LNH: Classic LNH Adventures #225: LNH vII #50 The Conclusion

Jeanne Morningstar mrfantastic7 at gmail.com
Sun Dec 19 20:35:08 PST 2021

Looking back at this issue, it reminds me a lot of 52 (which I reread 
recnetly, and very much enjoyed all the non-Geoff Johns-y bits of). That 
was a series written by a bunch of people with very distinctive creative 
voices that somehow (well, Keith Giffen doing backgrounds through the 
whole series helped, but) meshed into a cohesive whole. LNH v2 #50 was 
similar. I know there were some bits that were attributed to other 
people in previous discussions I'm pretty sure I wrote... but there are 
also some bits where I have no idea who wrote them. I feel like we did a 
good job all building on each other's strengths as writers; I know 
working with Rob and Saxon really helped me level up.

I know the epilogue scenes were me and Drew. Those were written at the 
end of 2014, coming off the high of the Gillen/McKelvie Young Avengers 
ending (a series that played a huge role in me realizing I was queer). 
That's where the whole anniversary party aspect came from.

Someday I really have to address Time Crapper IV getting married to 
Betamax in the future (a Doctor Who-inspired bit, of course). Maybe 
after I tackle a few of the other loose ends that I have floating around.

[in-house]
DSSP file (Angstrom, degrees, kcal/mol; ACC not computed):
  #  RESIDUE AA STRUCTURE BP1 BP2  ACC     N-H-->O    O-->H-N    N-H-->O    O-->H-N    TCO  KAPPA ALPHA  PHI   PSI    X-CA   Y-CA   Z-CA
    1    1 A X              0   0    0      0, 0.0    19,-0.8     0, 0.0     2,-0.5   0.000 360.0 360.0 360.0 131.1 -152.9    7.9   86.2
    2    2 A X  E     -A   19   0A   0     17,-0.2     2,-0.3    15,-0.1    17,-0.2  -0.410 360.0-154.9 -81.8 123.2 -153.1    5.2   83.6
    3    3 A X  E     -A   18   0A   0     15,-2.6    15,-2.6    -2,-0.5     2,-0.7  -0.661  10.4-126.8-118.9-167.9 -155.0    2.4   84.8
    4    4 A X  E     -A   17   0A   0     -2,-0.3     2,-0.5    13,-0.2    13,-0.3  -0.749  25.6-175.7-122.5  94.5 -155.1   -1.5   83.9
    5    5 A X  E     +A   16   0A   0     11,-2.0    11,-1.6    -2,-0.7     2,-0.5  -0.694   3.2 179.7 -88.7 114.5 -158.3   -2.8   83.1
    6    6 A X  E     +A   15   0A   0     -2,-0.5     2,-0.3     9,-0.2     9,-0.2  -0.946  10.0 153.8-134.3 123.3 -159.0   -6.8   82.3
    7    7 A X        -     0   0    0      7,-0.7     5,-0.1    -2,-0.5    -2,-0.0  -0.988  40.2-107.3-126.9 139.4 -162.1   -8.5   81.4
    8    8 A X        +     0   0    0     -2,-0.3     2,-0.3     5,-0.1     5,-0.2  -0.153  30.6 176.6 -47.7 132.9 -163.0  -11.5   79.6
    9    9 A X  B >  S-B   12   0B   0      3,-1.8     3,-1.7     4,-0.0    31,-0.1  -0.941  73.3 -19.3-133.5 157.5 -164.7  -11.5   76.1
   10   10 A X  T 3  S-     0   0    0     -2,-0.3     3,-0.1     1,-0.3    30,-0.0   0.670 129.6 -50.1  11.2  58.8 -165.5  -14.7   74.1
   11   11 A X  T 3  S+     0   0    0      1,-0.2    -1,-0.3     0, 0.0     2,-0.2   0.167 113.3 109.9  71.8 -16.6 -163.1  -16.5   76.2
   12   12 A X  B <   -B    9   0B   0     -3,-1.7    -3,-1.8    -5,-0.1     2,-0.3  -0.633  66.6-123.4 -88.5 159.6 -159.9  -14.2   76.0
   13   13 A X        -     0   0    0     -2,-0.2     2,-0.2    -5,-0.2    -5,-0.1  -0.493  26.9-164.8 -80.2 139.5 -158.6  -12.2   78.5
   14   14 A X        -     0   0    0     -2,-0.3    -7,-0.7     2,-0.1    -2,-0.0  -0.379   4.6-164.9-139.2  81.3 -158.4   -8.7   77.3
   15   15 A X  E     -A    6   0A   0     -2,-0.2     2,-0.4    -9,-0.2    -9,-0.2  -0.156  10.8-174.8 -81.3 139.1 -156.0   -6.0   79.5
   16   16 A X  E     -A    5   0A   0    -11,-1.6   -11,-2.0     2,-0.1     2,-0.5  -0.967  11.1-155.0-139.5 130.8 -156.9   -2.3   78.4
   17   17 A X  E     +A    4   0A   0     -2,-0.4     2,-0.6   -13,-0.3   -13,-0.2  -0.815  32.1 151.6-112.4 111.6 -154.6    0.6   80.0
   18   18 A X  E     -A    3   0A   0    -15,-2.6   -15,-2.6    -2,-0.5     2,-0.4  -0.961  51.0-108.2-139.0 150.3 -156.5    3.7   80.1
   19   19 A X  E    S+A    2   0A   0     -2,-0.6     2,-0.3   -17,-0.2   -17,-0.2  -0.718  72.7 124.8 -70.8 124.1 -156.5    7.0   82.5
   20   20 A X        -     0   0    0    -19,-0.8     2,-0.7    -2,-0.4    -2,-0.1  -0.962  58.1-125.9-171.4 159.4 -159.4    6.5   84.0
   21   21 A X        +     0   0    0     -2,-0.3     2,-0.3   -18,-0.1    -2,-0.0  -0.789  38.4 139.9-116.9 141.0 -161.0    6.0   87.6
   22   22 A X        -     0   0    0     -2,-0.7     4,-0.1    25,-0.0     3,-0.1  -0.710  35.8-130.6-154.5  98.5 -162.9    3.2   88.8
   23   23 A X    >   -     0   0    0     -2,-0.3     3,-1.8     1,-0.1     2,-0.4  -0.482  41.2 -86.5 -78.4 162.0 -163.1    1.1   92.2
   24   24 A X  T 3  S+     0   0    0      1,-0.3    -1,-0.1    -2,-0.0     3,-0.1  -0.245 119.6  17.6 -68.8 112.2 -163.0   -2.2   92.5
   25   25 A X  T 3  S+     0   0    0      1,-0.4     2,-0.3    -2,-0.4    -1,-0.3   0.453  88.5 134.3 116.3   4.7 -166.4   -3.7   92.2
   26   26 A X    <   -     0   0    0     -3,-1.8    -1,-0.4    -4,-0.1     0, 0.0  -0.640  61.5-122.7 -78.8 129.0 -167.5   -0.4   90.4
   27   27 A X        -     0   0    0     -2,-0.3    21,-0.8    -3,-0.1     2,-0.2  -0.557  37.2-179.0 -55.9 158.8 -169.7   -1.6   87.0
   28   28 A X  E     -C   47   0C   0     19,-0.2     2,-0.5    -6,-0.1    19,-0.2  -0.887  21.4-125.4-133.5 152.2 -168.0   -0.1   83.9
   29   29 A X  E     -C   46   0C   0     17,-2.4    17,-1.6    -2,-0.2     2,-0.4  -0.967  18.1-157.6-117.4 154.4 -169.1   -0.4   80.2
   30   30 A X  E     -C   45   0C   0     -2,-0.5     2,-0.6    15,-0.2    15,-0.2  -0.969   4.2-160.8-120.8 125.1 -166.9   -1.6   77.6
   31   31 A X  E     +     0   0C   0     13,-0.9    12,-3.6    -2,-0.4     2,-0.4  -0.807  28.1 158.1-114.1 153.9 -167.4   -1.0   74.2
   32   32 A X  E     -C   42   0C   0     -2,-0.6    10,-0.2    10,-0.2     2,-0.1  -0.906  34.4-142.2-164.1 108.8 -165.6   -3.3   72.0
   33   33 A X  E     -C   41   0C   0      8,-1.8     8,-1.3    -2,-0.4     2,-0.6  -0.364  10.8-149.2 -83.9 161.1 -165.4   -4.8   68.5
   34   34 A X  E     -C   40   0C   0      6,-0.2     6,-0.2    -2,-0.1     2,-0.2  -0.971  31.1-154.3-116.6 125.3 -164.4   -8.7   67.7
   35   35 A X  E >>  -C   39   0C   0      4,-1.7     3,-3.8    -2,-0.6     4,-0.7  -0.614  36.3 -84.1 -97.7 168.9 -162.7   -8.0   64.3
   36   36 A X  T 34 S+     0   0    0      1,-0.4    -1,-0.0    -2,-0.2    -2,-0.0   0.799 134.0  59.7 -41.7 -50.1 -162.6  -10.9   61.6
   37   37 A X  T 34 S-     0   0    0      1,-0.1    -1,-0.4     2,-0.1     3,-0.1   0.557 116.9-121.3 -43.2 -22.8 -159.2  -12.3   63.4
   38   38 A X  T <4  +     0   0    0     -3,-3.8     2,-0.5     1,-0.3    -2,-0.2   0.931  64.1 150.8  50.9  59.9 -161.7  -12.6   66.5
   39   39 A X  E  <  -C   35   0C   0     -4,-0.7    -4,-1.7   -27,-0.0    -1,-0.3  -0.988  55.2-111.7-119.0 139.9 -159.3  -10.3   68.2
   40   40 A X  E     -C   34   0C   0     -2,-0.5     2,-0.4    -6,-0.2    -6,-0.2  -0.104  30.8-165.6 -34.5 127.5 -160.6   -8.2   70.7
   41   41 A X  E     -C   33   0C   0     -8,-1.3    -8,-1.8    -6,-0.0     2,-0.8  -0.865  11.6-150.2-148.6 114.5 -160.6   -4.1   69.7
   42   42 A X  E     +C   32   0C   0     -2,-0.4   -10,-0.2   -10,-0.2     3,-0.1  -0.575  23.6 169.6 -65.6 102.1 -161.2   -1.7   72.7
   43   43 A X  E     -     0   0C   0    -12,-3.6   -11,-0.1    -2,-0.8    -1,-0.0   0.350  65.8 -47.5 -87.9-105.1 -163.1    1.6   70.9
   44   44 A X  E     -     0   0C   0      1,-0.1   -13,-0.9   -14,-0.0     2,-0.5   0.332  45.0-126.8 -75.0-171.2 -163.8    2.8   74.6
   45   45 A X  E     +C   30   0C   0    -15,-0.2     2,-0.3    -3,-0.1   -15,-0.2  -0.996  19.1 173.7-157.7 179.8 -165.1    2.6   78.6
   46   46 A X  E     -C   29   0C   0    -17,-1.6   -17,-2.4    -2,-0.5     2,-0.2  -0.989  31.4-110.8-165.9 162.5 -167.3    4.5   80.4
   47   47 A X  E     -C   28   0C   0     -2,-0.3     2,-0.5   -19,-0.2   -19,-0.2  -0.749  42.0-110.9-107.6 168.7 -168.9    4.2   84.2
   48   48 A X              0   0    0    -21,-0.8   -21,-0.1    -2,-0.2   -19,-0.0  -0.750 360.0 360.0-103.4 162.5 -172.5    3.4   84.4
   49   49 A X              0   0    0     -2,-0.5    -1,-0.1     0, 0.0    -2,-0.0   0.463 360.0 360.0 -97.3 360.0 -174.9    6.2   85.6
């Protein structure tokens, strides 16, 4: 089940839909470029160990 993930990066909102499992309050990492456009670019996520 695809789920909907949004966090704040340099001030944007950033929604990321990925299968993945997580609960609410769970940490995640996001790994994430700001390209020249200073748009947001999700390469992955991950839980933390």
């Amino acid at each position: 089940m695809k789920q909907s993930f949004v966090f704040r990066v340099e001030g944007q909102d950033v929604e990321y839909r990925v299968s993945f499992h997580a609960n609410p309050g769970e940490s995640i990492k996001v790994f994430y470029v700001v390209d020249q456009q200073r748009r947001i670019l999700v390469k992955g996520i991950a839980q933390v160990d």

"This was supposed to celebrate everything that was great about the LNH 
so we could go forward into a new era. Instead, it just about destroyed 
us."--that line was of course me putting in my feelings about the 
writing process. In the end, though, this story really did set up a new 
era, with lots of stuff that played out in narratively rewarding ways-- 
the return of Halls and Cliche, Toony's definitively drawing a line 
under his life as a net.hero, and especially Captain LNH and expanding 
the overall mythology of Vector.

We were able to make the best of the frustrating circumstances behind 
this issue, because it meant that LNH would have to leave behind a lot 
of its past stock elements and find new stories, and by the end we were 
already starting to build them. It really laid the seeds for the current 
core LNH which is always dynamic and evolving, like the Claremont X-Men 
in its prime. I'm very proud of this issue in the end, where it landed 
thematically and emotionally and what it did for the LNH.

And I get a big smile out of seeing the credits list at the end.

Oh, and "Jump" by Kriss Kross was an in joke on my part--it was the 
number one hit the week the first LNH post was made.

Jeanne Morningstar

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